A personal blog with craft tutorials, reviews of books, films, and music, parenting advice, and opinions on society and politics.

February 12, 2014

#DAMarch: Implications, Should Haves, and The Ball

No comments :
Twitter\IsimiEssop
South Africa's official opposition party, the Democratic Alliance, marched to a square near the ruling party ANC's headquarters in Johannesburg today. The march was abandoned just before marchers reached the square, as things had descended into chaos. And much of the chaos was the result of ANC supporters gathering en masse to 'protect their headquarters'.

I was nervous following the Twitter stream of the march today (#DAMarch). I was really waiting for something very bad to happen - aside from the petrol bombs and bricks thrown at police. Thankfully the DA decided to turn back before any real harm was done in a vein similar to that of the DA's march to Cosatu House in 2013.

However, the dominating themes on Twitter bothered me.

There was the overarching narrative that there were no white people in the DA's marching band. Tweets were in this vein:
This disturbs me because I would be insulted if they were referring to me. Their implication is that the supporters do not have the freedom to make their own choices regarding a political party; that the ANC is the only party for black people to support, and the DA is the only party for whites. I understand that this impression comes from hundreds of years of slavery and oppression, but the implication is also that these so-called paid-for supporters follow only the money. Which is bad news for democracy indeed, if it were true.

It is sad that more white supporters did not show up to support their party, but Twitter commentators were correct in saying most of them were at work. According to South Africa - The Real Issues, white unemployment is at about 17%. In contrast, unemployment amongst the black population is estimated, as of 2013, to be at around 30%, according to Moneyweb. This is another post all on its own, but perhaps the DA hopes that eventually no one will be able to show up at protests on random days of the week because they will actually have a job.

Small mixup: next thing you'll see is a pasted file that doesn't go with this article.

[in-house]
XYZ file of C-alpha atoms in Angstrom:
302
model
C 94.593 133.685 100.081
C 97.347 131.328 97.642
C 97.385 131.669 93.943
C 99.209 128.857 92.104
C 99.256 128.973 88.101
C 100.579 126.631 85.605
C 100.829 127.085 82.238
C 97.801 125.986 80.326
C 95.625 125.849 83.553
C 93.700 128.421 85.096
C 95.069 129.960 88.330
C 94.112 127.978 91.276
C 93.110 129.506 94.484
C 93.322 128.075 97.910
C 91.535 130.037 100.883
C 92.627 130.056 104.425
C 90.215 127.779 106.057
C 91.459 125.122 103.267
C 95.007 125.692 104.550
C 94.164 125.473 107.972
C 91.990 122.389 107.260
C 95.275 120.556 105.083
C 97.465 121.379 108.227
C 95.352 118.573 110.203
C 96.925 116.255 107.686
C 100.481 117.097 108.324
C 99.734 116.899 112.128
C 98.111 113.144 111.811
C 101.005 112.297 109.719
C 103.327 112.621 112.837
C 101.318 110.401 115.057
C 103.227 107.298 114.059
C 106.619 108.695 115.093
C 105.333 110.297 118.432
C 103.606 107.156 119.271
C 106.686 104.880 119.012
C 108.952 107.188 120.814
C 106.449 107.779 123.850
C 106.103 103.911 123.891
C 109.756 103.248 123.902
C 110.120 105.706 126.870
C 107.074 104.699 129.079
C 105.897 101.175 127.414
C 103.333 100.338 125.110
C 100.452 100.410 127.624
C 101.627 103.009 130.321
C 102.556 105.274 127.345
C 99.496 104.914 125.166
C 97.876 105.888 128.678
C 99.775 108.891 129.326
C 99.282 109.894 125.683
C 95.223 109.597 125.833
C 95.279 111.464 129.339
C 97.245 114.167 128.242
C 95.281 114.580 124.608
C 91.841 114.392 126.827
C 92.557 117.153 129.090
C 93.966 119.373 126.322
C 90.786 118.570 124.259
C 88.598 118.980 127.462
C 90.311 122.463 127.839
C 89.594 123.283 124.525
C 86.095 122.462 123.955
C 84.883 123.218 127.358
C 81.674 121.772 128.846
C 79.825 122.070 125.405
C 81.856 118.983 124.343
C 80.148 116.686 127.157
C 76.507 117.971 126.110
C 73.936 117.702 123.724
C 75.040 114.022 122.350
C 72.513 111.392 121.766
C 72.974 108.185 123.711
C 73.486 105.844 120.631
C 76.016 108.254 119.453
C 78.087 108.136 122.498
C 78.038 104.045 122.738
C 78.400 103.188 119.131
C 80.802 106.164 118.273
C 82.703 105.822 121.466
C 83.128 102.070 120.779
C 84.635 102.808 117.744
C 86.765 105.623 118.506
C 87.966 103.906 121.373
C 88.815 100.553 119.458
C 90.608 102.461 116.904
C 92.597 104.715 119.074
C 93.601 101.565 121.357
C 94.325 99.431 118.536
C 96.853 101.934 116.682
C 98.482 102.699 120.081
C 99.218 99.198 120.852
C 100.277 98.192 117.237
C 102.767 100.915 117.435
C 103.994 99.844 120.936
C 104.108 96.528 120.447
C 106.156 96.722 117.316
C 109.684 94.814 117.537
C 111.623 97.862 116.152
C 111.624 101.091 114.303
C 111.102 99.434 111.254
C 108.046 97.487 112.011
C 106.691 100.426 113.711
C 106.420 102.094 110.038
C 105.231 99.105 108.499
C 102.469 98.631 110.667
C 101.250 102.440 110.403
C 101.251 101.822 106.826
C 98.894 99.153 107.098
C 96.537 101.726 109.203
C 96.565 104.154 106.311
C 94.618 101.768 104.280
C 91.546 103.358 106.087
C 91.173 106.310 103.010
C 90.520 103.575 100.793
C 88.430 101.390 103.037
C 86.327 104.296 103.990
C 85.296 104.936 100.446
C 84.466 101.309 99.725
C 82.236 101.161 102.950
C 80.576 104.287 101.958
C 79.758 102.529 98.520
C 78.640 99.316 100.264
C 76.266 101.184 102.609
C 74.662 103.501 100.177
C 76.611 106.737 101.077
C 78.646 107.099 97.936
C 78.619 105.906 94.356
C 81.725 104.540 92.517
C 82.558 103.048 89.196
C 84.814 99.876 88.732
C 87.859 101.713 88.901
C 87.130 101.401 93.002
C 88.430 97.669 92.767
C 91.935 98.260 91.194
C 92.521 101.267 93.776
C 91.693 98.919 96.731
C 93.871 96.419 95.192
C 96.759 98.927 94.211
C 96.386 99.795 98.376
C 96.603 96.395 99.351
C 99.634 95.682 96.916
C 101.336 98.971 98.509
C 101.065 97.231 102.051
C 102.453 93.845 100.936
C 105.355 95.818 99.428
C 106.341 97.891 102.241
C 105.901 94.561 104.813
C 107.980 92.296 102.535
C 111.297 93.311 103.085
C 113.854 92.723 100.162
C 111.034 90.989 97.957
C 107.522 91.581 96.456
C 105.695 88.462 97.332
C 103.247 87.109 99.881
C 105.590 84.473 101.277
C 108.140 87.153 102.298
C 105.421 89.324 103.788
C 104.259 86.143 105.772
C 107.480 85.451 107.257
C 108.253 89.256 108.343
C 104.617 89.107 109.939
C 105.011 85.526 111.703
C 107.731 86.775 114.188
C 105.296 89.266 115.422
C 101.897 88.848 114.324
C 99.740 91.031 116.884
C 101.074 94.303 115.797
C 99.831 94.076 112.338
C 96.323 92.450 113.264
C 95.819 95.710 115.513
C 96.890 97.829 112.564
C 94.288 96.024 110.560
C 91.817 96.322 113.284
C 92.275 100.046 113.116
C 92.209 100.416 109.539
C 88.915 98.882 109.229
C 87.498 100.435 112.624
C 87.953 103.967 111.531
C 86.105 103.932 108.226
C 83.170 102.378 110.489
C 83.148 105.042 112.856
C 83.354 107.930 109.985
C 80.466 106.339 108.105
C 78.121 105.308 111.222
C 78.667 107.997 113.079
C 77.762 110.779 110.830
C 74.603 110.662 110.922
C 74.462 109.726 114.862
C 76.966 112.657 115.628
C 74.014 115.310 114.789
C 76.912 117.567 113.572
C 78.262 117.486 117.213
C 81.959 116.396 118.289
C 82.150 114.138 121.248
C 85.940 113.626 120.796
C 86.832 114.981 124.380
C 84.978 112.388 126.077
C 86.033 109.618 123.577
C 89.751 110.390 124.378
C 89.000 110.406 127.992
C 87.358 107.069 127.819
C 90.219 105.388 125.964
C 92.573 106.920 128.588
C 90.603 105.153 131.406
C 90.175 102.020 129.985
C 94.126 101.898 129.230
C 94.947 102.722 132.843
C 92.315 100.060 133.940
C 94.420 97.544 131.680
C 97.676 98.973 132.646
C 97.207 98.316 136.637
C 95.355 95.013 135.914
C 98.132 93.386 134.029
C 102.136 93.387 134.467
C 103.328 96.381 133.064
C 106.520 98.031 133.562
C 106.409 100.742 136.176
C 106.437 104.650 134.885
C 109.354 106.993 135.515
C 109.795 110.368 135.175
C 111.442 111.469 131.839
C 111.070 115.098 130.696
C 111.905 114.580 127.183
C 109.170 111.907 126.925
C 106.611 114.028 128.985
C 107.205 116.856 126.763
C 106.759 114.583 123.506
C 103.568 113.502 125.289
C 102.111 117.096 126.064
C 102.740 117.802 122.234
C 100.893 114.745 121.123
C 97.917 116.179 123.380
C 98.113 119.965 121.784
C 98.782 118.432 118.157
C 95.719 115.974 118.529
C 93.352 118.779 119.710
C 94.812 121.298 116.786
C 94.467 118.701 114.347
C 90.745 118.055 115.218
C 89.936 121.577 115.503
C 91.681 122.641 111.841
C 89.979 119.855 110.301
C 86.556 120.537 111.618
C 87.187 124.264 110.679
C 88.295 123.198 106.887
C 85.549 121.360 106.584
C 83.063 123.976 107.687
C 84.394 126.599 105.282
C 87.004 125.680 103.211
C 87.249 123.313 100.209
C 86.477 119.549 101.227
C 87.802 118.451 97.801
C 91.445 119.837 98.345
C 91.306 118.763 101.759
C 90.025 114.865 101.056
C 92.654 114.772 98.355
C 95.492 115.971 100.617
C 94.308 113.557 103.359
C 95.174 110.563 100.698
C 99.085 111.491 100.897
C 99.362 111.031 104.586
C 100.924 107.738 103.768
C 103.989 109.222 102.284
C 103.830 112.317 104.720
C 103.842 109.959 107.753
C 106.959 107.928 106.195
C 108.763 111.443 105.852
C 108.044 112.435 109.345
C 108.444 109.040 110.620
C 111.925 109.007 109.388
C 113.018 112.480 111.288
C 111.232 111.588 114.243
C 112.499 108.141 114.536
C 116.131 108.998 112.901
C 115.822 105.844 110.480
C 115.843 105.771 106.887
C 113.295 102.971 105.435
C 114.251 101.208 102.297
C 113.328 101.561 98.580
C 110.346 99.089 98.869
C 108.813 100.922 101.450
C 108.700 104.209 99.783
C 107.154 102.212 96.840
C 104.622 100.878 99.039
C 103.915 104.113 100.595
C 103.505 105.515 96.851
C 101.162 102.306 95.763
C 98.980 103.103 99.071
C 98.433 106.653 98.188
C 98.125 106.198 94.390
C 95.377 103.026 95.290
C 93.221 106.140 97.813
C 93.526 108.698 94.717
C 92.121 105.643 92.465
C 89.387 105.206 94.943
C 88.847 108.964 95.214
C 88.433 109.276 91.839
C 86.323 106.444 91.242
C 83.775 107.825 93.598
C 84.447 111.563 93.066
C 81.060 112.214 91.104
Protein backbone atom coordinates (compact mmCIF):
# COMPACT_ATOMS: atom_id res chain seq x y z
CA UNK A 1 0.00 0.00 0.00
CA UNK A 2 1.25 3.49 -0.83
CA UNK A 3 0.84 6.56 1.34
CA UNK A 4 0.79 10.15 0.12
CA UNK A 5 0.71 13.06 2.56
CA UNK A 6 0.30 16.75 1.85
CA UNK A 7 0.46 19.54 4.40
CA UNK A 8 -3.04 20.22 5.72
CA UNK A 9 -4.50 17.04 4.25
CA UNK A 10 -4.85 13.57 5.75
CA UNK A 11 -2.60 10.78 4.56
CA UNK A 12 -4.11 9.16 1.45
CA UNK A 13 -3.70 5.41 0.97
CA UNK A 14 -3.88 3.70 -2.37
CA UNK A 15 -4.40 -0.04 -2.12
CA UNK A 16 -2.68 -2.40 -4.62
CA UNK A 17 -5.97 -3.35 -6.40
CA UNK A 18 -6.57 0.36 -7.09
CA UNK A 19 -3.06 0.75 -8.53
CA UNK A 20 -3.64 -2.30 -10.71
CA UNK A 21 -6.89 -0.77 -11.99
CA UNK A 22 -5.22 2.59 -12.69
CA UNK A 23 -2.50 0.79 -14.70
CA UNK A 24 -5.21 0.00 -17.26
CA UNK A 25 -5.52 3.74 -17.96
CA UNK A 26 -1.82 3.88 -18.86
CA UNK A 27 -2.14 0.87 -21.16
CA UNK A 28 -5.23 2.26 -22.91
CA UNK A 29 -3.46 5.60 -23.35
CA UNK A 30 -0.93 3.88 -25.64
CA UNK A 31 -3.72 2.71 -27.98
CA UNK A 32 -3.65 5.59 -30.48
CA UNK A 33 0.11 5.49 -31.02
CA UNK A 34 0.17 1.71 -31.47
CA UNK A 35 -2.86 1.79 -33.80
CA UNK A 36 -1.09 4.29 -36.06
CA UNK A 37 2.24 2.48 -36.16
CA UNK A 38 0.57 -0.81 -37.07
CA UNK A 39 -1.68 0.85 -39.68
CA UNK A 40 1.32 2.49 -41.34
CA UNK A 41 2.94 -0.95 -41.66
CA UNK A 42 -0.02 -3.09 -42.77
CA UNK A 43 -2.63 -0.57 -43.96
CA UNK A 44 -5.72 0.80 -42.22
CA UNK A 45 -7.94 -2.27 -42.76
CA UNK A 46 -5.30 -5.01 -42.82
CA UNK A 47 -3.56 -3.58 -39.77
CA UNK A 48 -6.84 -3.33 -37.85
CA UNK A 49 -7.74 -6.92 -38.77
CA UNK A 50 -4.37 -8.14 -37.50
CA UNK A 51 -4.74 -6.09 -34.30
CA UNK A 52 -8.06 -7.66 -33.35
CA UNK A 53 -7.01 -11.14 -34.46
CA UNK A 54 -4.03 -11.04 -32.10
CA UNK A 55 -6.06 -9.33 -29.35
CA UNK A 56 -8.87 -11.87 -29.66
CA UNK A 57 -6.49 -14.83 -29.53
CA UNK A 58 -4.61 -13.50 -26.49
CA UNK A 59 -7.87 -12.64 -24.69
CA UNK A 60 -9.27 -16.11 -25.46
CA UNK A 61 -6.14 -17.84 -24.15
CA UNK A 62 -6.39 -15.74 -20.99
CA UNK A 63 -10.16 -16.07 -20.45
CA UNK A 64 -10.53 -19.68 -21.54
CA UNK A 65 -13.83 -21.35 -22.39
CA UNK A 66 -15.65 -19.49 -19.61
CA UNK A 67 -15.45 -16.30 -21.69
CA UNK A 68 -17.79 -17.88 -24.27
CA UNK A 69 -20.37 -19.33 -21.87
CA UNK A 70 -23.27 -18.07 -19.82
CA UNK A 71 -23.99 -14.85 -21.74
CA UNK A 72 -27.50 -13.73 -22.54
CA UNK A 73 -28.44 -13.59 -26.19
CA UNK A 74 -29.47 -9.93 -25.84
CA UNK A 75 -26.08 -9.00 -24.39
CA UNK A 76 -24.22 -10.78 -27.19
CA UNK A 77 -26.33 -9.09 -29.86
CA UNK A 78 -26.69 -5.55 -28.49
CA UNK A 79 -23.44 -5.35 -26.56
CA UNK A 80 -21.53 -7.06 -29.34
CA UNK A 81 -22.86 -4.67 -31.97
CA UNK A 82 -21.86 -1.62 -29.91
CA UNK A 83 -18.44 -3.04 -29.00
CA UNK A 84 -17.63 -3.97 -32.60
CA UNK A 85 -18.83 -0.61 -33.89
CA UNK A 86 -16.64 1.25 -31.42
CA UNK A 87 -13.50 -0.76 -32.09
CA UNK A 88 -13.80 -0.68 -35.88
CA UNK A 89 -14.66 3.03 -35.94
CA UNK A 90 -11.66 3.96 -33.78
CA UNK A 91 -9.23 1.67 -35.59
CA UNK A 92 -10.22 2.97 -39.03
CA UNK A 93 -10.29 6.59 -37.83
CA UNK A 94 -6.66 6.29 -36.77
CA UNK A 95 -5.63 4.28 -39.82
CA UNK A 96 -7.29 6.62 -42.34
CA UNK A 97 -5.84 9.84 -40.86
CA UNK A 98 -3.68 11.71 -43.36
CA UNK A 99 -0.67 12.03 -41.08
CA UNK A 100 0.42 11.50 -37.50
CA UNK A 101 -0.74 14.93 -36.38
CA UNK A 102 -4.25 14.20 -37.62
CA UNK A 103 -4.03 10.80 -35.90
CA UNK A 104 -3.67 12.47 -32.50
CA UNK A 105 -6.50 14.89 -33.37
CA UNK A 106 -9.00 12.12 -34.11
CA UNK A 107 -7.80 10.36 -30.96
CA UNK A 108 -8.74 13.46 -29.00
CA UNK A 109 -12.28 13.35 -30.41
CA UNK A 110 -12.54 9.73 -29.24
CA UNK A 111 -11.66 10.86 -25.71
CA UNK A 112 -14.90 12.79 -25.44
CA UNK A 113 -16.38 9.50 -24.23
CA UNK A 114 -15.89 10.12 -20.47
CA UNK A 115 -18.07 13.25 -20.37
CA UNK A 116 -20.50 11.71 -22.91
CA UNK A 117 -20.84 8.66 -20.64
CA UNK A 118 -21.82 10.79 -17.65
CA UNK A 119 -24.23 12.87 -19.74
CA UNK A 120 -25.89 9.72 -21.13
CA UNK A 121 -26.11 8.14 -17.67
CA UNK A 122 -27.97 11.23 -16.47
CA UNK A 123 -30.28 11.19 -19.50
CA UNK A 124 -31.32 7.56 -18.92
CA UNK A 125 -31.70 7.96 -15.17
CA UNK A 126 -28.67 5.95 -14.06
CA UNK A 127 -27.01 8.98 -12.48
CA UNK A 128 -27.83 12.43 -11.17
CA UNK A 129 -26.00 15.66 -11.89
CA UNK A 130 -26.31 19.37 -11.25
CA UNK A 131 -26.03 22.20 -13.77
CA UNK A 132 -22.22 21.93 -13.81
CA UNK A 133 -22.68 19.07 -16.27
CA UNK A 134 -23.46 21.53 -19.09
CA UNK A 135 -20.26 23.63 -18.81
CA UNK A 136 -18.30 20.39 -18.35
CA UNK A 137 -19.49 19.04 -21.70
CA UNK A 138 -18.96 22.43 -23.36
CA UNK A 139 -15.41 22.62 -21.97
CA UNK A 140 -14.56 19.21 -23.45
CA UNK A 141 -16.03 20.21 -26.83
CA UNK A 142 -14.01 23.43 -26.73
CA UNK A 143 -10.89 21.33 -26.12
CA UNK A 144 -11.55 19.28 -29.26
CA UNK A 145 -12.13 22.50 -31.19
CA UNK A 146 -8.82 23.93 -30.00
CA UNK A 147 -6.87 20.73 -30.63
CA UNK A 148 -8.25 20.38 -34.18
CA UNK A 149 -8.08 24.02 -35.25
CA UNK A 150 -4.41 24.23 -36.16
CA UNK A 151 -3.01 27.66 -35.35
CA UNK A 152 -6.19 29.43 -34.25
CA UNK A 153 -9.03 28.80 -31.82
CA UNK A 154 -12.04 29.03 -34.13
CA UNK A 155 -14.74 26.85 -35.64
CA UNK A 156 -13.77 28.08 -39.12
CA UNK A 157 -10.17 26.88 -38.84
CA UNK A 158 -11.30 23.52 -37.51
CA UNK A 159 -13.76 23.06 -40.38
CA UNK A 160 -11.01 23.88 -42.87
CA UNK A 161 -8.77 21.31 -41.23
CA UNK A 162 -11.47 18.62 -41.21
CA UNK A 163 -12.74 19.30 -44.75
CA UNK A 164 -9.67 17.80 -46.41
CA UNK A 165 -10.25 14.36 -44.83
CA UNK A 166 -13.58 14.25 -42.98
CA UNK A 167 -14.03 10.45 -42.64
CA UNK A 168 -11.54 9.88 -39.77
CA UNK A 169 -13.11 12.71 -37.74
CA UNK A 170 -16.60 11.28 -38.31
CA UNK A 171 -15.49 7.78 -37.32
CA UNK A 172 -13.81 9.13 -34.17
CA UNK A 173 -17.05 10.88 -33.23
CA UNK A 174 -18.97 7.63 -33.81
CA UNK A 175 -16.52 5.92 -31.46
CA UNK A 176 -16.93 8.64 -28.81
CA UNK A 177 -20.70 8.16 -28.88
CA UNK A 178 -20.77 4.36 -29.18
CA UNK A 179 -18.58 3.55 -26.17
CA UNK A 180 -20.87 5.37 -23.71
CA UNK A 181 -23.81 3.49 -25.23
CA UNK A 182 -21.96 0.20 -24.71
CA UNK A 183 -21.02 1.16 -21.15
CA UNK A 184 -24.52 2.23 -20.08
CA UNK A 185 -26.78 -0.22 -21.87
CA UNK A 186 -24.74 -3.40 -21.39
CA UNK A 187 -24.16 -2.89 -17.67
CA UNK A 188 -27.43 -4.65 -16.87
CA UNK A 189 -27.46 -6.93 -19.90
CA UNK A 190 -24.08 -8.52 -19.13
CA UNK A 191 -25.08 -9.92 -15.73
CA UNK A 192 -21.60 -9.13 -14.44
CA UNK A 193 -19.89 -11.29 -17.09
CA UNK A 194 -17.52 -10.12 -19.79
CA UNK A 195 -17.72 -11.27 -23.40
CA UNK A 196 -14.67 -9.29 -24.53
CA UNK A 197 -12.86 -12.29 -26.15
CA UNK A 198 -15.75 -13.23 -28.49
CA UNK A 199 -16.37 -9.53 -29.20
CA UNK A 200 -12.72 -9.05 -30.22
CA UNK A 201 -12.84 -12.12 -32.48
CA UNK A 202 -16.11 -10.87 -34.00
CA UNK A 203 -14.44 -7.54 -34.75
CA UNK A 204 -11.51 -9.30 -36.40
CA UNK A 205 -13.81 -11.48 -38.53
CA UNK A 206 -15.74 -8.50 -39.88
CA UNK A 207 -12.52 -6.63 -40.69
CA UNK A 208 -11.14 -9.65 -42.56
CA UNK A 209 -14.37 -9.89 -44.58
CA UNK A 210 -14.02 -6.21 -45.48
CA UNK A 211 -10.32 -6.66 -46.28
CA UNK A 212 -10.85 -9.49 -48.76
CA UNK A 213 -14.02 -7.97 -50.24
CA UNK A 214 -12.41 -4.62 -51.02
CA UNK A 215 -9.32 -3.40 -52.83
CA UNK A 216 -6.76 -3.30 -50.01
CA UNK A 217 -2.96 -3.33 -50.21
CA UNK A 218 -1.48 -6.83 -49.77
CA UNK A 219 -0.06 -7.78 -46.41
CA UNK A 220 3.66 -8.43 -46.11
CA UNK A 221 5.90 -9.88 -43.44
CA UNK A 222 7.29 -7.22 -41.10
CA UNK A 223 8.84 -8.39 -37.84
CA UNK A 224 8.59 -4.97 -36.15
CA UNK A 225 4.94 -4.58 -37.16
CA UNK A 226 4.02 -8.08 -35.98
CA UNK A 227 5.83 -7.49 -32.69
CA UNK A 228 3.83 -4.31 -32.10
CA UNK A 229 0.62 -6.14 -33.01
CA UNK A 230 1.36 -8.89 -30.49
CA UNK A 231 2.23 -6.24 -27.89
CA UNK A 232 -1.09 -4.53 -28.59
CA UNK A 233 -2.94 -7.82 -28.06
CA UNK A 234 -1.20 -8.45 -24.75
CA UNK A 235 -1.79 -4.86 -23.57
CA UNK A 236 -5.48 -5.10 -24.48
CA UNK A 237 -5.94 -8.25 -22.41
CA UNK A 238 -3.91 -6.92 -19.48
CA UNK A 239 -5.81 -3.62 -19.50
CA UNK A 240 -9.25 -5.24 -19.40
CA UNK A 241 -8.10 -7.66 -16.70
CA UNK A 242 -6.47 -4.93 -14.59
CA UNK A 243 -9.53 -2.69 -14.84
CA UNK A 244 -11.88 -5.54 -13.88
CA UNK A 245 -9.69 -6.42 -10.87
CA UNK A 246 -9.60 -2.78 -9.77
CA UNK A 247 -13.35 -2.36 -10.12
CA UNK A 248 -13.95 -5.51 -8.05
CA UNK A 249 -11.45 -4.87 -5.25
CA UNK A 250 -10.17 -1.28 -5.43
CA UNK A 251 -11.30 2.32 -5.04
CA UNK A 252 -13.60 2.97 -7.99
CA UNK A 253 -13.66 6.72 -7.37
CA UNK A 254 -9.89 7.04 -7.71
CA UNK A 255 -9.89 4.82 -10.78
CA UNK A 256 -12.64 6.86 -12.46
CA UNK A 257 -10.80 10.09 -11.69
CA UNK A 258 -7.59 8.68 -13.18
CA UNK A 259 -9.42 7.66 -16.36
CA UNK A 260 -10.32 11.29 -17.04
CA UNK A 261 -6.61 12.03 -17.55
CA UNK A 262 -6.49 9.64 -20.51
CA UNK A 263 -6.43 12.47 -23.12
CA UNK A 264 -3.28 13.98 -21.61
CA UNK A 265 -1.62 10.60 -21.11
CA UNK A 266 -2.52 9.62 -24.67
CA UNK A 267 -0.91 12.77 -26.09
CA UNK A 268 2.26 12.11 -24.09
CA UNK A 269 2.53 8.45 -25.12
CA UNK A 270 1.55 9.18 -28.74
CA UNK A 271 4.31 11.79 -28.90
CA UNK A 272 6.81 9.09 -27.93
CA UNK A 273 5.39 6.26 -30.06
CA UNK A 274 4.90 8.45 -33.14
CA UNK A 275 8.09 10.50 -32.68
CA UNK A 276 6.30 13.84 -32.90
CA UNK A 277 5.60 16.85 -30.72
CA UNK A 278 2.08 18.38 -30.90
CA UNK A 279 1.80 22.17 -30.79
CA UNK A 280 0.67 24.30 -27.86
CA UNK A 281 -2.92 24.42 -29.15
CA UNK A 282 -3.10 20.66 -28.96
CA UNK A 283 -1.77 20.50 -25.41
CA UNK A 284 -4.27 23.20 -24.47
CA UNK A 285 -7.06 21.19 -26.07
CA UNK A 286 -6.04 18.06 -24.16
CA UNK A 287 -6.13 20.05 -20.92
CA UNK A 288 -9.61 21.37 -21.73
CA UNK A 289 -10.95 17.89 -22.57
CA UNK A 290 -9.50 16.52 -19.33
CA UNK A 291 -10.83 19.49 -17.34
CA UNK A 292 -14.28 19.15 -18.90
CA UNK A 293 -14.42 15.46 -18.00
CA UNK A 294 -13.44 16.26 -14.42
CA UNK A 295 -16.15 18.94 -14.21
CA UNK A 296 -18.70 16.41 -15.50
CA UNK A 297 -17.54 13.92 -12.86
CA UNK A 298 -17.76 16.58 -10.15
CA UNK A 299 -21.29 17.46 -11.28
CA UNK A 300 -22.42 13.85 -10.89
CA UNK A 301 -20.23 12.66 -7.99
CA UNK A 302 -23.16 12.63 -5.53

Eventually many interpreted the situation as a design: White people were using black people to fight black people.
In my opinion, violence has no place in society. And the fact that ANC supporters pitched up with knobkierries, sticks, and bricks, and eventually petrol bombs, says a lot about who might be to blame for the chaotic end to what was planned to be a peaceful march.

The comment is disturbing for similar reasons to those enumerated above.

ANC spokesperson Jackson Mthembu said that the ANC supporters were only there to defend the headquarters of the party. Some commentators believe the DA's march to Luthuli House was a bad decision - they should really have marched to the Department of Labour or the Union Buildings.
But the fact is that the ANC holds the majority in Parliament, the majority of powerful government positions, and the majority of transformative power. In essence, the DA is calling the ruling party out for not using its majority to create the jobs that it has been promising for years.

When the DA announced its planned march, I knew from the start that it might not have been such a great idea. It had the potential to become a history-making event.
However, though it did not end in tragedy, I have to muse that perhaps this response is just what the Democratic Alliance wanted just before the general elections this year, which some believe might be the most hotly-contested since 1994.

Although the DA march was ostensibly for 'real' jobs - and by this I assume they mean jobs that last, and not contractual government work - it ended up being about democracy and the Constitution. Perhaps this is what the DA intended, or it's simply one of the positive outcomes of a march that at first looks to have been a failure.
If the ANC is so certain of its place on the democratic podium of the land, perhaps it should learn to be less intolerant of other points of view. Commending the good behaviour of its members does nothing when the evidence is all over Twitter. I believe that the DA has thrown the ball, the ANC had it in their court, and they decided to trample on it.

{Image credit: Twitter\IsimiEssop}

No comments :